Wednesday, February 13, 2008

Debt Rattle, February 13 2008



Updated: noon


Ilargi: ”Legal changes would be needed to give the Federal Reserve and the U.S. government the authority to buy stocks.”
Uh-oh..... Better check your wallets and start storing your assets someplace safe, like a deep hole in the ground.

Depression risk might force U.S. to buy assets
Fear that a hobbled banking sector may set off another Great Depression could force the U.S. government and Federal Reserve to take the unprecedented step of buying a broad range of assets, including stocks, according to one of the most bearish market analysts. That extreme scenario, which would aim to stave off deflation and stabilize the economy, is evolving as the base case for Bernard Connolly, global strategist at Banque AIG in London.

In the late 1980s and early 1990's Connolly worked for the European Commission analyzing the European monetary system in the run up to the introduction of the euro currency. "Avoiding a depression is, unfortunately, going to have to involve either a large, quasi-permanent increase in the budget deficit -- preferably tax cuts -- or restoring overvaluation of equity prices," Connolly said on Monday.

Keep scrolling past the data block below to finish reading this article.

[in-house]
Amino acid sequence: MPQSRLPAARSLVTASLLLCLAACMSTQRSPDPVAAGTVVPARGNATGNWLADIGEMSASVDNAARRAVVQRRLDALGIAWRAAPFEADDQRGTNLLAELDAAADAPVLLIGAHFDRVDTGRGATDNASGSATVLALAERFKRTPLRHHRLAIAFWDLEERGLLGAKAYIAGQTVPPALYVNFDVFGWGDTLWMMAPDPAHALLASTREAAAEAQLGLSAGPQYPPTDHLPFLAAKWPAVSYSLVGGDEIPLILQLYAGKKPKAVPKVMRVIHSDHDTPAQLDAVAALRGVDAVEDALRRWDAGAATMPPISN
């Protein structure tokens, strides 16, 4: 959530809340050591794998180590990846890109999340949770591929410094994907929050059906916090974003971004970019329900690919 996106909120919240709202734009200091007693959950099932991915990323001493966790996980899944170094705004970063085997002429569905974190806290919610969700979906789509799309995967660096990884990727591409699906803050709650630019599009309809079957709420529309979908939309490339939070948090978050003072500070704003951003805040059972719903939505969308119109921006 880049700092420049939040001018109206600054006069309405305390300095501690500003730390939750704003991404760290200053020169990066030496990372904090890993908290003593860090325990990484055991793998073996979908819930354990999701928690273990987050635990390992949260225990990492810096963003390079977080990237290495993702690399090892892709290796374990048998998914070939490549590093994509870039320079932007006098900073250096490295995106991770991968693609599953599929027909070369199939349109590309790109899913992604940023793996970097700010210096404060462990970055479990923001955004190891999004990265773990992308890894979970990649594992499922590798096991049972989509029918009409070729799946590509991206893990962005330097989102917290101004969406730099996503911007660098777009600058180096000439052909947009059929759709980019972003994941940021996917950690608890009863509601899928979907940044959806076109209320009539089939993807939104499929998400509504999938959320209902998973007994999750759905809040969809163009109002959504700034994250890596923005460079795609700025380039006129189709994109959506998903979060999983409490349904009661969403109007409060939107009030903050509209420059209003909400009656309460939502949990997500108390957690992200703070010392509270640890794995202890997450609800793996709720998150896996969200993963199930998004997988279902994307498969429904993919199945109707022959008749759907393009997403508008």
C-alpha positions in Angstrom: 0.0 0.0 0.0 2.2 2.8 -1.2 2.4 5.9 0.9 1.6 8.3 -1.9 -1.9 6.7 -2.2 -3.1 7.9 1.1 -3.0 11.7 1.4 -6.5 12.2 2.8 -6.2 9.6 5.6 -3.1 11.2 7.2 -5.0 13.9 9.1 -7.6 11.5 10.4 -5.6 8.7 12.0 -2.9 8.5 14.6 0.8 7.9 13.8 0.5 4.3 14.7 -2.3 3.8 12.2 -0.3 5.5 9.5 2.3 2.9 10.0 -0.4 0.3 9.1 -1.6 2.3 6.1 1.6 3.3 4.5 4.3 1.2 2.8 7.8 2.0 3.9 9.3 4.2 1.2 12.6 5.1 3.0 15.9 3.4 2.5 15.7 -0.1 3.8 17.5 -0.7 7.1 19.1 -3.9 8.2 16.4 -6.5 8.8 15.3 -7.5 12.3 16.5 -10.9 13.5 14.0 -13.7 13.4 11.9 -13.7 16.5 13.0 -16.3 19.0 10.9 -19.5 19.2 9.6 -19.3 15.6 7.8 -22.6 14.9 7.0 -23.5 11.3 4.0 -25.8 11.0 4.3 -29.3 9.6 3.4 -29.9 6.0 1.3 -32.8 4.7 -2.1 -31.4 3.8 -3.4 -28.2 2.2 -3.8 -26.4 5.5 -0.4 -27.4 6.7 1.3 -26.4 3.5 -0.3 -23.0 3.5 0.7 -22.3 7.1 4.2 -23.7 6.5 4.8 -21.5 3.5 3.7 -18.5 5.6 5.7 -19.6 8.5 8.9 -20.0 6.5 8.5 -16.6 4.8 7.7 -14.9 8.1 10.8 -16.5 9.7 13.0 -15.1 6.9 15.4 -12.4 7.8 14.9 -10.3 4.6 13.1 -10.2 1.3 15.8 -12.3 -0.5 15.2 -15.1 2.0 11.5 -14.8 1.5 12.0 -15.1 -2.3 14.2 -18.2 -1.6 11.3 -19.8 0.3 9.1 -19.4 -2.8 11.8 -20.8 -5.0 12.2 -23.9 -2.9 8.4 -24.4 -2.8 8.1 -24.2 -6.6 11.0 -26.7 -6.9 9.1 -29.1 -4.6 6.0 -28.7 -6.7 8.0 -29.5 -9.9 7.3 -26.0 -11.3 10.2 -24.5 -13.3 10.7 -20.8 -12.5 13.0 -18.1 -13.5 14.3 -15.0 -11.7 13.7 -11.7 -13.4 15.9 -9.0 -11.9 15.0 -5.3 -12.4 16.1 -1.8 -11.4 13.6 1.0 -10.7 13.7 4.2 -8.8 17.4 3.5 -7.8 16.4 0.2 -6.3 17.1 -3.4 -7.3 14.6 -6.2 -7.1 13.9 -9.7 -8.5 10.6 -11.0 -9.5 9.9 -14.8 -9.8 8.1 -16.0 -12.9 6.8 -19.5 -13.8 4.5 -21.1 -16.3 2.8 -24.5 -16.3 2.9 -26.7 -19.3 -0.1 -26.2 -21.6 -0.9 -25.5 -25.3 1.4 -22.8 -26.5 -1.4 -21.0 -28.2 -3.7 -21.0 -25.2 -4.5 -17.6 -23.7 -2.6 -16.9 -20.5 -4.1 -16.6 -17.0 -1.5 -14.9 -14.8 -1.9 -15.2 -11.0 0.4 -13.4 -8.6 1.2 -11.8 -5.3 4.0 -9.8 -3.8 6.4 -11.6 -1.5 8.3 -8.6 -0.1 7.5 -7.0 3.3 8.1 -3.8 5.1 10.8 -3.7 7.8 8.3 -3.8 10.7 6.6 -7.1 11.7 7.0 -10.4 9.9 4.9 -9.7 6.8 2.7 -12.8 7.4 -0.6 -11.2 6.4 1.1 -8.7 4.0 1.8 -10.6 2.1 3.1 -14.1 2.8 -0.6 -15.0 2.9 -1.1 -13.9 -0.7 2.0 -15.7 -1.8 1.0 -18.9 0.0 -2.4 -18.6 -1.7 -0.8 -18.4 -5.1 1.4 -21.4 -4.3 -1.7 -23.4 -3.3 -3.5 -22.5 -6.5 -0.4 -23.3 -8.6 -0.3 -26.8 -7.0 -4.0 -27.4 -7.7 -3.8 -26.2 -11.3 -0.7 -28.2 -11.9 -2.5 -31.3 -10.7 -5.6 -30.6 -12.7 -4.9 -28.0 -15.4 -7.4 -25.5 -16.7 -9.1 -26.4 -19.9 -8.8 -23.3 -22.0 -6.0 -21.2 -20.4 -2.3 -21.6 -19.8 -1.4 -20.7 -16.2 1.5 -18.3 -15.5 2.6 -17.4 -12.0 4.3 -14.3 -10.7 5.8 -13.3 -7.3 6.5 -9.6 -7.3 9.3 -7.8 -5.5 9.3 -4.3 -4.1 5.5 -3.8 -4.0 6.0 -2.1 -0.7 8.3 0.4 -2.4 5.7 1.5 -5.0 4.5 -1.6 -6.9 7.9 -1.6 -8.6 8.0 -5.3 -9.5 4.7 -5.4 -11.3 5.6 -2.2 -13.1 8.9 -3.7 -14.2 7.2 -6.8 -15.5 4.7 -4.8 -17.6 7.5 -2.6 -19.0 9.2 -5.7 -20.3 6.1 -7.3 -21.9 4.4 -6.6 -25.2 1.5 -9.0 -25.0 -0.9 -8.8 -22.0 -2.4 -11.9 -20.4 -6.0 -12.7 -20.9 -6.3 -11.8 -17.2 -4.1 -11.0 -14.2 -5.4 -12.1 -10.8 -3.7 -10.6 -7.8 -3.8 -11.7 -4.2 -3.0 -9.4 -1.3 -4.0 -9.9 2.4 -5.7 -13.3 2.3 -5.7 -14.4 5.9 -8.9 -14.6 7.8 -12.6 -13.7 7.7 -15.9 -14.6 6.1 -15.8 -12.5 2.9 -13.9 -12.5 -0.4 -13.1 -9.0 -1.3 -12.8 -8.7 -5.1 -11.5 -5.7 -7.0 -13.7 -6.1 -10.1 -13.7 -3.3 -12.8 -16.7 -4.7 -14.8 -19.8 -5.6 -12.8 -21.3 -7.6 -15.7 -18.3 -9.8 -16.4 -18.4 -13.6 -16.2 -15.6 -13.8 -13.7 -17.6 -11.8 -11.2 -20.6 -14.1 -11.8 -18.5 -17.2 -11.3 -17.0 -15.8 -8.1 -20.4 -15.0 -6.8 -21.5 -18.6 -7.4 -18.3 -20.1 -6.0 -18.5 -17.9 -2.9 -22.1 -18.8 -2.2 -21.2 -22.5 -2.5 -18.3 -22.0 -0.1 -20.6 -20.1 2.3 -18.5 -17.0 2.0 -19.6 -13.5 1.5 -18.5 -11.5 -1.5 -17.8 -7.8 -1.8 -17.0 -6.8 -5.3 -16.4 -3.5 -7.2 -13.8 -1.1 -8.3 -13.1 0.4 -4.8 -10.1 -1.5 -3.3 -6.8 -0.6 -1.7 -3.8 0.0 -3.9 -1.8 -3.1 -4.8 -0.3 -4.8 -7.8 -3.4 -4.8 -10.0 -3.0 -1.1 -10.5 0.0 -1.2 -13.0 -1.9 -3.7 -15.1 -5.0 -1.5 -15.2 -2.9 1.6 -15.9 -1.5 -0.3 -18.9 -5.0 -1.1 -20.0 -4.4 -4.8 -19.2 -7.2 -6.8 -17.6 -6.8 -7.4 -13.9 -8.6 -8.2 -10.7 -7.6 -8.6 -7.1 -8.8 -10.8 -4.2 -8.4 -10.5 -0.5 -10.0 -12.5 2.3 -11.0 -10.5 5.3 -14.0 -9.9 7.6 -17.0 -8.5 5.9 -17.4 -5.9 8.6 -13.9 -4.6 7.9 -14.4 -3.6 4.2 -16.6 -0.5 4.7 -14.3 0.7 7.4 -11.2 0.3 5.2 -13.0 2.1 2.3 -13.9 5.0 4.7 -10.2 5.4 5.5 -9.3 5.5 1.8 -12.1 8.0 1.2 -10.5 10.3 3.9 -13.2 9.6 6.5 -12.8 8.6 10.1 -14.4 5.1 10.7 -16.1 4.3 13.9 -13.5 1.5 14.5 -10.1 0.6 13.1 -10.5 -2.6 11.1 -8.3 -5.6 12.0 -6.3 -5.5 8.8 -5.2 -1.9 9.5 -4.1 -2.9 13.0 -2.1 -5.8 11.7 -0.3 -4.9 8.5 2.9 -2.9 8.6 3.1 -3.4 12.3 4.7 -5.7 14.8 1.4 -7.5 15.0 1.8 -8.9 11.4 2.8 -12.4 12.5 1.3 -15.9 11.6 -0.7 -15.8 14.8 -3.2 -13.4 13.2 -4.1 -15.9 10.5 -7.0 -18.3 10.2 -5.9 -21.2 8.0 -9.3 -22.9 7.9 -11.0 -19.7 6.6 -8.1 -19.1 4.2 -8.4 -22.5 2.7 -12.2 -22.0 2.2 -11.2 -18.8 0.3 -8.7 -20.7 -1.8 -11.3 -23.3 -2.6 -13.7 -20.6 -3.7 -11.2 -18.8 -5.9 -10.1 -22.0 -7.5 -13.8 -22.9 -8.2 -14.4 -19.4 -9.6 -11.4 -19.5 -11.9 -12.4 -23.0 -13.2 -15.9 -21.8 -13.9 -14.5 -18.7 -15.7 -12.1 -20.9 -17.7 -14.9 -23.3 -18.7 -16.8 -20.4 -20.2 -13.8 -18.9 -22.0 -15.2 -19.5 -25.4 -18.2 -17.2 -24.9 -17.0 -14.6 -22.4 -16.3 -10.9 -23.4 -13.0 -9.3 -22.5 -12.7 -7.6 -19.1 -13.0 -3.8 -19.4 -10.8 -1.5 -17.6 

"If conventional monetary policy is not enough to produce that result, the government may have to buy equities, financed by the Fed," Connolly said. Legal changes would be needed to give the Federal Reserve and the U.S. government the authority to buy stocks. Currently the Federal Reserve can buy only debt issued by the Treasury, as well as U.S. agency debentures and mortgage-backed securities.[..]

He expects that a depression may be averted, but only by the state and the Fed reinflating the price of such assets. Beleaguered housing, non-government fixed-income securities and even the now overvalued Treasury market have little hope of generating substantial returns for investors over the next few years, he said.

"If we don't avoid depression, the only thing worth holding is cash," he added.